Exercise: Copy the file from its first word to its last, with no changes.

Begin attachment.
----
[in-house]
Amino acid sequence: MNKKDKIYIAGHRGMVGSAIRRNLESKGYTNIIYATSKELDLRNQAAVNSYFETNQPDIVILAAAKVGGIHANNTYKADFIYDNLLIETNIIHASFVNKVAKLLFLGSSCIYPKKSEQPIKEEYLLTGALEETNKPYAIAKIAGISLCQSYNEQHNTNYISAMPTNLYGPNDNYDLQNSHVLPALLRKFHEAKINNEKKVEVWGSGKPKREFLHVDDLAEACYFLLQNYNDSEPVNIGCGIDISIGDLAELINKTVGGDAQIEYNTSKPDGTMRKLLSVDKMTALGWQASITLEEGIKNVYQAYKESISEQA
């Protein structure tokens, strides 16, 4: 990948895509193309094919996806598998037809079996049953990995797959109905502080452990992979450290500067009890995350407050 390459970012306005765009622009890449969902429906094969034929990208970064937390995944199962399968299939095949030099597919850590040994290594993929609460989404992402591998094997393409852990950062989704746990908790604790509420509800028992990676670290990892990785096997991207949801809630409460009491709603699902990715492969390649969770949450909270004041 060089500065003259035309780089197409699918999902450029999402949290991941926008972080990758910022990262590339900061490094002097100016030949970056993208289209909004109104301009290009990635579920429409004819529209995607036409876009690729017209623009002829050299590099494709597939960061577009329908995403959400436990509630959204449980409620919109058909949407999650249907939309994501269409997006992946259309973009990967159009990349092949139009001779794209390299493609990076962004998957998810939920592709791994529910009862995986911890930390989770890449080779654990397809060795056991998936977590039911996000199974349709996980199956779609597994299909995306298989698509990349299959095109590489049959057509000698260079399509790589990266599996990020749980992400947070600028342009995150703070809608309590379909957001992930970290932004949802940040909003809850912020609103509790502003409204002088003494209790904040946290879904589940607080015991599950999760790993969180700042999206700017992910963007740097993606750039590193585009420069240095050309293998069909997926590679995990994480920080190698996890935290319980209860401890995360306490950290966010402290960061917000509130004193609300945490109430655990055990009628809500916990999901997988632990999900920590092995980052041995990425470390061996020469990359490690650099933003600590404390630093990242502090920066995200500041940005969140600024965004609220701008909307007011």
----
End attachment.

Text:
[in-house]
Amino acid sequence: MNKKDKIYIAGHRGMVGSAIRRNLESKGYTNIIYATSKELDLRNQAAVNSYFETNQPDIVILAAAKVGGIHANNTYKADFIYDNLLIETNIIHASFVNKVAKLLFLGSSCIYPKKSEQPIKEEYLLTGALEETNKPYAIAKIAGISLCQSYNEQHNTNYISAMPTNLYGPNDNYDLQNSHVLPALLRKFHEAKINNEKKVEVWGSGKPKREFLHVDDLAEACYFLLQNYNDSEPVNIGCGIDISIGDLAELINKTVGGDAQIEYNTSKPDGTMRKLLSVDKMTALGWQASITLEEGIKNVYQAYKESISEQA
């Protein structure tokens, strides 16, 4: 990948895509193309094919996806598998037809079996049953990995797959109905502080452990992979450290500067009890995350407050 390459970012306005765009622009890449969902429906094969034929990208970064937390995944199962399968299939095949030099597919850590040994290594993929609460989404992402591998094997393409852990950062989704746990908790604790509420509800028992990676670290990892990785096997991207949801809630409460009491709603699902990715492969390649969770949450909270004041 060089500065003259035309780089197409699918999902450029999402949290991941926008972080990758910022990262590339900061490094002097100016030949970056993208289209909004109104301009290009990635579920429409004819529209995607036409876009690729017209623009002829050299590099494709597939960061577009329908995403959400436990509630959204449980409620919109058909949407999650249907939309994501269409997006992946259309973009990967159009990349092949139009001779794209390299493609990076962004998957998810939920592709791994529910009862995986911890930390989770890449080779654990397809060795056991998936977590039911996000199974349709996980199956779609597994299909995306298989698509990349299959095109590489049959057509000698260079399509790589990266599996990020749980992400947070600028342009995150703070809608309590379909957001992930970290932004949802940040909003809850912020609103509790502003409204002088003494209790904040946290879904589940607080015991599950999760790993969180700042999206700017992910963007740097993606750039590193585009420069240095050309293998069909997926590679995990994480920080190698996890935290319980209860401890995360306490950290966010402290960061917000509130004193609300945490109430655990055990009628809500916990999901997988632990999900920590092995980052041995990425470390061996020469990359490690650099933003600590404390630093990242502090920066995200500041940005969140600024965004609220701008909307007011």